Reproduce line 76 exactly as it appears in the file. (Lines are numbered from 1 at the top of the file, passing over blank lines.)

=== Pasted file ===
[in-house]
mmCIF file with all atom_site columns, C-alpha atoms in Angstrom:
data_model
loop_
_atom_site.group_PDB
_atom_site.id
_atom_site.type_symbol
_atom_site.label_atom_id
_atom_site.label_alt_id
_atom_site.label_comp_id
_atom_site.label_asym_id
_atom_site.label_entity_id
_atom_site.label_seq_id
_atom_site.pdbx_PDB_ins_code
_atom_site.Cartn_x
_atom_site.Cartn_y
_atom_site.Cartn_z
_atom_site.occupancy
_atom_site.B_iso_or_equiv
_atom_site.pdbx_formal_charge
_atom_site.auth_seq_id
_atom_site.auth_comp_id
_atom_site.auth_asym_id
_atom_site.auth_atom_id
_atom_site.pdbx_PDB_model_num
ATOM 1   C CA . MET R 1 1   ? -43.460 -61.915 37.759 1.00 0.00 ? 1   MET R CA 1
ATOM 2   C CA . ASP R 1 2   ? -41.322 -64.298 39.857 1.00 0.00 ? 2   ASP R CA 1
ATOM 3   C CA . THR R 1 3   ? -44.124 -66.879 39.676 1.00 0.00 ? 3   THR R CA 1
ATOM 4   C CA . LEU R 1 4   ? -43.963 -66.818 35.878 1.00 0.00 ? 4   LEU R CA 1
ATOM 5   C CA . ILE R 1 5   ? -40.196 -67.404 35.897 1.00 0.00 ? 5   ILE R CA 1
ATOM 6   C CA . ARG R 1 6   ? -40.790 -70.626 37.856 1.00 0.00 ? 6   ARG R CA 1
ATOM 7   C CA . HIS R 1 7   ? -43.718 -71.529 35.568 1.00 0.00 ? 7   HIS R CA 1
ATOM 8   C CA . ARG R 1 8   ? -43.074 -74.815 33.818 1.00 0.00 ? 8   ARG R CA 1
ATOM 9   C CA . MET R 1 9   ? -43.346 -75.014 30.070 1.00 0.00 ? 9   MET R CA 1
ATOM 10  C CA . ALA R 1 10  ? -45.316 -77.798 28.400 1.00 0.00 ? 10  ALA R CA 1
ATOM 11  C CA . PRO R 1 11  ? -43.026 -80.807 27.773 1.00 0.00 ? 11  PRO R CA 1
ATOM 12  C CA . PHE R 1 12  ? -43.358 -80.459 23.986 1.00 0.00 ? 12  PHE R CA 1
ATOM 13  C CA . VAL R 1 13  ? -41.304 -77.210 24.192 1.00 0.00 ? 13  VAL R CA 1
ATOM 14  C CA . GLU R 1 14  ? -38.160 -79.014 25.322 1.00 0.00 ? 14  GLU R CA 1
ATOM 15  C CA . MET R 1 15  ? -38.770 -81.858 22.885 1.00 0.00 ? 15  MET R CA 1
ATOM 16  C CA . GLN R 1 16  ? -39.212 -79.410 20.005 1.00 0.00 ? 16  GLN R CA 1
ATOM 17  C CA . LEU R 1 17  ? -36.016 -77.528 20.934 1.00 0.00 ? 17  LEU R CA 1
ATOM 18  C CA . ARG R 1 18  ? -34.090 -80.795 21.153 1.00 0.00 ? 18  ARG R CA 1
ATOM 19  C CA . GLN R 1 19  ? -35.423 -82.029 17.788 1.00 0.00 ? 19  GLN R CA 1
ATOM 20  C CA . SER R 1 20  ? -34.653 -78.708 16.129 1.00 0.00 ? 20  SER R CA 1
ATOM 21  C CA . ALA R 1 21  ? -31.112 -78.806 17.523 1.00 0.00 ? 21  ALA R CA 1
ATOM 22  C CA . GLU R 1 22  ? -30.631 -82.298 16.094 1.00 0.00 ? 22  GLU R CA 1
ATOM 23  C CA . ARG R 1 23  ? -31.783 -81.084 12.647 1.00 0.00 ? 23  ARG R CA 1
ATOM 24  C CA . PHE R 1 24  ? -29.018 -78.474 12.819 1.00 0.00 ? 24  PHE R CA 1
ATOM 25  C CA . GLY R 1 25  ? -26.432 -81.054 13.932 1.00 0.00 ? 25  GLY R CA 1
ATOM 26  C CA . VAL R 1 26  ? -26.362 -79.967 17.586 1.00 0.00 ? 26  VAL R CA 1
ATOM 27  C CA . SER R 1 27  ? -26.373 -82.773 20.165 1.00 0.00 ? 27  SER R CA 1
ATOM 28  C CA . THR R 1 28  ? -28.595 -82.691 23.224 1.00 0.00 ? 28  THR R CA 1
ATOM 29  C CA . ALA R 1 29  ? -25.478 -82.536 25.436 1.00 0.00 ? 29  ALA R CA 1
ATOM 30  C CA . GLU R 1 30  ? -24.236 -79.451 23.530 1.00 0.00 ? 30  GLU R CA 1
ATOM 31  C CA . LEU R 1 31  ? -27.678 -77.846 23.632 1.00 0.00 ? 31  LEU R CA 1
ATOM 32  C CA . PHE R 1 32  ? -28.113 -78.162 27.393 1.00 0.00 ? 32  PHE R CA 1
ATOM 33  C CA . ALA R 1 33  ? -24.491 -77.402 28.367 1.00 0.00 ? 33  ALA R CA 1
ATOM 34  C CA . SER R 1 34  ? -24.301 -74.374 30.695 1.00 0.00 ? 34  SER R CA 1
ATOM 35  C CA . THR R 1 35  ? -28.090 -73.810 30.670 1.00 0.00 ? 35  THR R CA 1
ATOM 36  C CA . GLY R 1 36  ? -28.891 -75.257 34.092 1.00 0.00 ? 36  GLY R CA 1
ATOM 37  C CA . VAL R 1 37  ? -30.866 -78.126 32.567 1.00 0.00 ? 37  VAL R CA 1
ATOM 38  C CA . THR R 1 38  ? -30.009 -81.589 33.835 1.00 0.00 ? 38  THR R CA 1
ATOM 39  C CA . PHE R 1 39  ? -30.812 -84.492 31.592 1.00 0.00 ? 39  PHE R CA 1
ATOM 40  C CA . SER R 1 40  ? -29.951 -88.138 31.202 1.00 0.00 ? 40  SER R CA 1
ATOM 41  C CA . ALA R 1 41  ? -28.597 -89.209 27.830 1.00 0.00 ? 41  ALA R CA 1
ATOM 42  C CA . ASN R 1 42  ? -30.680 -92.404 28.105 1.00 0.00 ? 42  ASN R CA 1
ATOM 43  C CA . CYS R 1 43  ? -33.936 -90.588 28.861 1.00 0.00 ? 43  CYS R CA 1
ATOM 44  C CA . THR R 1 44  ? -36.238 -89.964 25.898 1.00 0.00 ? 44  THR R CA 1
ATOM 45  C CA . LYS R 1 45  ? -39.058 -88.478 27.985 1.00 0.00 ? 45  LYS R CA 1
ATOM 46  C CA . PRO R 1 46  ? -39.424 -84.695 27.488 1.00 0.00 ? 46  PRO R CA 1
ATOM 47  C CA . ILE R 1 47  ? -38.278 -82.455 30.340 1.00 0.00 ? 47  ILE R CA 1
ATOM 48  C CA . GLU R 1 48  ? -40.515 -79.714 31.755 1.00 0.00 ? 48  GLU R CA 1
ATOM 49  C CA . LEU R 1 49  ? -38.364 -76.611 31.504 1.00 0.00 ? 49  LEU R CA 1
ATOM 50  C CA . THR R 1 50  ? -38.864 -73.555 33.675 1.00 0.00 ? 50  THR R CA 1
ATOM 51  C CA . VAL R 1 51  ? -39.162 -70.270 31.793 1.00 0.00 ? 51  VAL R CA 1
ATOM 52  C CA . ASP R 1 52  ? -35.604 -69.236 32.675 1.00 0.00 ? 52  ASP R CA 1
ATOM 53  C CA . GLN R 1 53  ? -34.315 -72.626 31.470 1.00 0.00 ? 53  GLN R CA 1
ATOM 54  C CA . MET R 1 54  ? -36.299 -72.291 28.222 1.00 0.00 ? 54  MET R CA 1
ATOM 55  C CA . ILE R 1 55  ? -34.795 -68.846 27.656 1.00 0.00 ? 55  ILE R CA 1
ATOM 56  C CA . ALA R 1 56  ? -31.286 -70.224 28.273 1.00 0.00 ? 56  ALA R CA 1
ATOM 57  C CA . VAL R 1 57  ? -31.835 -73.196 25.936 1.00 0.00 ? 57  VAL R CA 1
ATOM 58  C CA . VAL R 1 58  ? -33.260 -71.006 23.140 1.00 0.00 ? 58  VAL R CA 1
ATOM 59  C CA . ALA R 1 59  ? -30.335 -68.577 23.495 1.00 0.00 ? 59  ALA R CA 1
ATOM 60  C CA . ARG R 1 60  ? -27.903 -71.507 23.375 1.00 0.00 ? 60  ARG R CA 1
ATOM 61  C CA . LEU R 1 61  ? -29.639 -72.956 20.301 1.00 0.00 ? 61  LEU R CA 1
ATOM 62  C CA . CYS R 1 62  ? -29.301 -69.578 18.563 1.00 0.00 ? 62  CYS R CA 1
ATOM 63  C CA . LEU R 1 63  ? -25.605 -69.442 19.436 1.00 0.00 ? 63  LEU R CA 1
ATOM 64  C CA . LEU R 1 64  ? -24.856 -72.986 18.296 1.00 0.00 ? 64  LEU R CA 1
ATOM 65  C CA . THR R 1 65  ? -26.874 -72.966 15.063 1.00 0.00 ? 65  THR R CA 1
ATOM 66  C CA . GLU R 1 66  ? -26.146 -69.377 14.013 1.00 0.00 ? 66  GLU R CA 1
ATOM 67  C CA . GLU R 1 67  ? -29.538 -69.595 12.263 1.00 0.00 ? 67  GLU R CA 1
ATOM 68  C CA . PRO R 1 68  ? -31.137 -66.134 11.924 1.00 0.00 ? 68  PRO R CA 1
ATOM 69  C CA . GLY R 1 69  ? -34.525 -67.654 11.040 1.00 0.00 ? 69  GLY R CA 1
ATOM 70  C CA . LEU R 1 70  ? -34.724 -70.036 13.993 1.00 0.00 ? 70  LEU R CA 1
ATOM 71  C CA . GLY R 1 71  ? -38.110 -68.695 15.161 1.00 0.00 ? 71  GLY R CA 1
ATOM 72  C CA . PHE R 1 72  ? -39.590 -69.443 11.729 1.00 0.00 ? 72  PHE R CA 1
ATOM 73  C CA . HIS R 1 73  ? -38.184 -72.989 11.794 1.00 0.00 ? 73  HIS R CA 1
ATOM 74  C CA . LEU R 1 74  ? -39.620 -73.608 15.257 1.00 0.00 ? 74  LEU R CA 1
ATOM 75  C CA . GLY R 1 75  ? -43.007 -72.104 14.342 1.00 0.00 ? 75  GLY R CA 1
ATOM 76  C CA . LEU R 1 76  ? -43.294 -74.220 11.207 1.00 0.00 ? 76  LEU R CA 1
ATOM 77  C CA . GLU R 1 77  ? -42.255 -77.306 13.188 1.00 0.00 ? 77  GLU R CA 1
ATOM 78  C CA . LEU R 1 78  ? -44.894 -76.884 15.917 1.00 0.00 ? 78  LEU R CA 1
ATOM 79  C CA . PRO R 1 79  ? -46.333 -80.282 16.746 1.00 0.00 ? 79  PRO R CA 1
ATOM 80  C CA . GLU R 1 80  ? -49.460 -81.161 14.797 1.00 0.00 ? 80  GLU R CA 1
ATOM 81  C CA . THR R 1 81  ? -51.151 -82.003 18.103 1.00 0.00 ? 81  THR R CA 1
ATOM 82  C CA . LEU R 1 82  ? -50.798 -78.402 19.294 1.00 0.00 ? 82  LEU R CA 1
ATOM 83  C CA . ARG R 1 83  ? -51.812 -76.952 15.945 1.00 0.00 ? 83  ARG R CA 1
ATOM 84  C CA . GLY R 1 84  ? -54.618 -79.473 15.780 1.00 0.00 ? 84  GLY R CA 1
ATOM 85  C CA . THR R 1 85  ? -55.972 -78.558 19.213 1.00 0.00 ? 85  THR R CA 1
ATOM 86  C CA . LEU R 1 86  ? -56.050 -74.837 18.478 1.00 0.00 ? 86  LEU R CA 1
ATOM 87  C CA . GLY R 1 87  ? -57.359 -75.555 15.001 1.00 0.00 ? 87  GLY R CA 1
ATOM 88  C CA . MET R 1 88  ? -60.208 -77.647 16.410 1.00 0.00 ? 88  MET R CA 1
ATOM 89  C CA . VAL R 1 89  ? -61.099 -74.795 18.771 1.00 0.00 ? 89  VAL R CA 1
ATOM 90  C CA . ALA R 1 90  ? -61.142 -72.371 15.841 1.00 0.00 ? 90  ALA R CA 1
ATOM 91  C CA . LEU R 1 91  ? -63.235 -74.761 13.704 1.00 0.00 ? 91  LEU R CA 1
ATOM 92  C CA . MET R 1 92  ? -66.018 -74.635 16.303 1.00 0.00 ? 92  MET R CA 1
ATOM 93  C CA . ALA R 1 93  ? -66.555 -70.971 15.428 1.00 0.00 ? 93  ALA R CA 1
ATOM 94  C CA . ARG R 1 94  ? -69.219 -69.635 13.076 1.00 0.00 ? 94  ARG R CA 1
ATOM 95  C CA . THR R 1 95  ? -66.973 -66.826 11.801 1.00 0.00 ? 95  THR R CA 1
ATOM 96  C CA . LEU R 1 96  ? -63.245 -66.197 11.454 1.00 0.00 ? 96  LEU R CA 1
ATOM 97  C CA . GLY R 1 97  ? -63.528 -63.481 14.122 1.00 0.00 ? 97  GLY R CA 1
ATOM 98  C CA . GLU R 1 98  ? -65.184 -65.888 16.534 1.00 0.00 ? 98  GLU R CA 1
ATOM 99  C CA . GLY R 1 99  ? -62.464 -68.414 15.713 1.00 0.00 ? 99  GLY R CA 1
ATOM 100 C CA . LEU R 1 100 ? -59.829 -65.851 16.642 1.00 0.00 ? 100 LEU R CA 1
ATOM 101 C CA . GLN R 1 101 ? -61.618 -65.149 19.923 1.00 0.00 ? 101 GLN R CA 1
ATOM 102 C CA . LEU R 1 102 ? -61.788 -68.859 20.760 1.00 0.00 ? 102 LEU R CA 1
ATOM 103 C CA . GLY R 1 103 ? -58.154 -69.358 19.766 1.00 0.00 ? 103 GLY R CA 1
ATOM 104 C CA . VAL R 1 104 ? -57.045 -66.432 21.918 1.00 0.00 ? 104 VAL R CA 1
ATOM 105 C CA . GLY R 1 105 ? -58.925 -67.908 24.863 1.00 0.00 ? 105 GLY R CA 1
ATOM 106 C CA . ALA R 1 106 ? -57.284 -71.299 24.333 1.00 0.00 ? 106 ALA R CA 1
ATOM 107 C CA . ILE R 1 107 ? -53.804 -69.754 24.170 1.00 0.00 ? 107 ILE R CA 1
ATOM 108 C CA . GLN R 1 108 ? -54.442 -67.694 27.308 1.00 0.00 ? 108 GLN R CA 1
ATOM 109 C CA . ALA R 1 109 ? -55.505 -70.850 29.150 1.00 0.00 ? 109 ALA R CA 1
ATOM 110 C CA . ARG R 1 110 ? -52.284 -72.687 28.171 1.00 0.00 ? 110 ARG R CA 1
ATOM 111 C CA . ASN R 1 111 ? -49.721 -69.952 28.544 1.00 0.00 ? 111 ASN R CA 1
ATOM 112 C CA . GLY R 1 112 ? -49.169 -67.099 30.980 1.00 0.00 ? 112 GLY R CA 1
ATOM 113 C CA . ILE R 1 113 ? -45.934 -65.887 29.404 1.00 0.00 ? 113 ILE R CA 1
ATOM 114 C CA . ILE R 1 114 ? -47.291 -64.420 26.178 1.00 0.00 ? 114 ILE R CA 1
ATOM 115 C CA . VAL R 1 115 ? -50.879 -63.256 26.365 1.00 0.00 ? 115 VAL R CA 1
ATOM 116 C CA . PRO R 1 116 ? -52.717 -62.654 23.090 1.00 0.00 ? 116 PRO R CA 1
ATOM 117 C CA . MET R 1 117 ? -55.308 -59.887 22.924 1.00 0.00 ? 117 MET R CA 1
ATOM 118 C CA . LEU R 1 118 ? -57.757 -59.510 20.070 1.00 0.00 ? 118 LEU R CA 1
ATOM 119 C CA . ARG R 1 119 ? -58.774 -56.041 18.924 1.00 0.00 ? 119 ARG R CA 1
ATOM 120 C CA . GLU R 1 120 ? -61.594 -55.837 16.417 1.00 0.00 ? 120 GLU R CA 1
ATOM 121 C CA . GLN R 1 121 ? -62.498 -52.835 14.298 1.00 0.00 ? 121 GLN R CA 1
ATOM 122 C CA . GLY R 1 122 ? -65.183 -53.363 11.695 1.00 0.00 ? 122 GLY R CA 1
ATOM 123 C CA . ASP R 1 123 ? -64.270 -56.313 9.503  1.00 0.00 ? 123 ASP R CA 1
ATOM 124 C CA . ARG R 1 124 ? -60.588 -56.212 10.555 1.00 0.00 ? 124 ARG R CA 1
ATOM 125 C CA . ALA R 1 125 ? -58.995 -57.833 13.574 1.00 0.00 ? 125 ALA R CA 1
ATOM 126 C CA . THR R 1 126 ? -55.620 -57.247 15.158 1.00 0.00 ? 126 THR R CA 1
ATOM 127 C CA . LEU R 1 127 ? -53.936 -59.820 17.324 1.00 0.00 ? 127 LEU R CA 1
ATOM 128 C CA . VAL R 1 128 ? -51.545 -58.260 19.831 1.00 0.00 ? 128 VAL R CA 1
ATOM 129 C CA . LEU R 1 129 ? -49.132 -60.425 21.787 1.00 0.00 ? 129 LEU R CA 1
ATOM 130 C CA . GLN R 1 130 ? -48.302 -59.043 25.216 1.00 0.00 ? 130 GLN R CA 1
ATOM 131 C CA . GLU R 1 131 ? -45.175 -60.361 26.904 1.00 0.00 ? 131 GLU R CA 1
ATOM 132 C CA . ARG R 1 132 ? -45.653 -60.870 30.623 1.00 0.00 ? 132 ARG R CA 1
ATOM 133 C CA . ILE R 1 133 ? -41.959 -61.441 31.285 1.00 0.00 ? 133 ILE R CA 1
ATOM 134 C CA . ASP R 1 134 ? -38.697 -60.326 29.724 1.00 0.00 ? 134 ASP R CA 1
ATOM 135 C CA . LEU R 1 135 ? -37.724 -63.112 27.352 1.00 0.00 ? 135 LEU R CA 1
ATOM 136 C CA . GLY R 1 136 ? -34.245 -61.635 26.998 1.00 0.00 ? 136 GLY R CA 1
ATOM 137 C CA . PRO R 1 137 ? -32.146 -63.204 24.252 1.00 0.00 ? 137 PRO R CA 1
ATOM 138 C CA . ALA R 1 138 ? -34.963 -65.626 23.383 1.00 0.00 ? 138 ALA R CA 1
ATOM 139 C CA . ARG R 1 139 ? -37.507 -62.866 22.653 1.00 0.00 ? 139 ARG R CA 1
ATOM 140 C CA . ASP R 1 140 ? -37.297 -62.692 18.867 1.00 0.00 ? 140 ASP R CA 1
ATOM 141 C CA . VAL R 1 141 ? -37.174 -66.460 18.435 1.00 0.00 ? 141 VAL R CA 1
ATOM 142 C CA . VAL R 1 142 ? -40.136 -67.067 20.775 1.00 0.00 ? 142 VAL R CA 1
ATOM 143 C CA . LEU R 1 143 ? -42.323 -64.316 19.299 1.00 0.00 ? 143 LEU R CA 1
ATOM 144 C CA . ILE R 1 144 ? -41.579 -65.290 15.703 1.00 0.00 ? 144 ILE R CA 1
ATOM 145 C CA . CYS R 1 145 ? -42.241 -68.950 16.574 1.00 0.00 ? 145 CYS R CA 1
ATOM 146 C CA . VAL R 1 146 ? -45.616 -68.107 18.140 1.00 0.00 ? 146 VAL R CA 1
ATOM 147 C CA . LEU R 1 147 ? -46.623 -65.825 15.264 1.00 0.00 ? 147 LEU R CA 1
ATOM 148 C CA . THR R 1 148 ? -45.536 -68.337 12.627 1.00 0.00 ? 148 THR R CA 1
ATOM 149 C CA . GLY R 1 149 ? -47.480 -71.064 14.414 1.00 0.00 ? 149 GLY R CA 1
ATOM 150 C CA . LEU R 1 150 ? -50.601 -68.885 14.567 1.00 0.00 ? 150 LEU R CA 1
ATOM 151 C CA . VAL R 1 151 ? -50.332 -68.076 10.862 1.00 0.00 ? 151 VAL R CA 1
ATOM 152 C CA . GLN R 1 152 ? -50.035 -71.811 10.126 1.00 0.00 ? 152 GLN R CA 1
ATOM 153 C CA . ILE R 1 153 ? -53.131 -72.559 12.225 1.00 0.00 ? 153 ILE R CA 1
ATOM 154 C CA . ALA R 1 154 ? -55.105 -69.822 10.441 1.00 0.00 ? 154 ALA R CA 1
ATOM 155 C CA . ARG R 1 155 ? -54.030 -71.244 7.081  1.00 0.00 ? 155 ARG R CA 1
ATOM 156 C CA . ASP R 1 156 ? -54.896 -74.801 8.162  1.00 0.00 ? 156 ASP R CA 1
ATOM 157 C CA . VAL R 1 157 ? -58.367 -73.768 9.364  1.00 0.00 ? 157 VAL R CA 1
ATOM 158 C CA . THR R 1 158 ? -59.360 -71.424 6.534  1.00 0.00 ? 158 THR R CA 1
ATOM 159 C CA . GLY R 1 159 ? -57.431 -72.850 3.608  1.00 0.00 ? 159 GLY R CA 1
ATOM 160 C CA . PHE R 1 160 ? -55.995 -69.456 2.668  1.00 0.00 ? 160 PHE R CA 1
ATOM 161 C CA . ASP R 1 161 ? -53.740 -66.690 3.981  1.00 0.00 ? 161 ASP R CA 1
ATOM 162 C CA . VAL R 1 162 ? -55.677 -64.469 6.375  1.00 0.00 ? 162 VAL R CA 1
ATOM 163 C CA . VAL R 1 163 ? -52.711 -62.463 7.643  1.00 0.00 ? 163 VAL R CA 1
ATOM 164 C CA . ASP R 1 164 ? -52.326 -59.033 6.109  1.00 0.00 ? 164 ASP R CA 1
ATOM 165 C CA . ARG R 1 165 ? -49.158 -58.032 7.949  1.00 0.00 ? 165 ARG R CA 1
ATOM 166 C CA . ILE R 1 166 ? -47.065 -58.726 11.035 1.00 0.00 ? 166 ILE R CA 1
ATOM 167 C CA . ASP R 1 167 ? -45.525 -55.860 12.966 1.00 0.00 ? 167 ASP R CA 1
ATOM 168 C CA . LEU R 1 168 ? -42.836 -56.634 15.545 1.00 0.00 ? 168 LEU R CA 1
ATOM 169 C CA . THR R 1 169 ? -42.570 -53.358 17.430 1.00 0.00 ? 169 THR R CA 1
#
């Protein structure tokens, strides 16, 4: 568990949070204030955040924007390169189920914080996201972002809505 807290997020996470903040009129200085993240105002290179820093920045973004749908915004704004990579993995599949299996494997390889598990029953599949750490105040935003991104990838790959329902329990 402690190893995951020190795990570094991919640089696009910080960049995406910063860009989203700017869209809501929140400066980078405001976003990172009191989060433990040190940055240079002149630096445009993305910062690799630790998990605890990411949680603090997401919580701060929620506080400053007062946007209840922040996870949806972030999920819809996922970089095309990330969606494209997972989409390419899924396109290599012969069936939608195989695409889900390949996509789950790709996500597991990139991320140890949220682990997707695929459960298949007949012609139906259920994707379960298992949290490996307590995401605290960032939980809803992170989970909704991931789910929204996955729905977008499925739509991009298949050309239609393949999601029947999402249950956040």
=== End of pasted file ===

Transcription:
ATOM 51  C CA . VAL R 1 51  ? -39.162 -70.270 31.793 1.00 0.00 ? 51  VAL R CA 1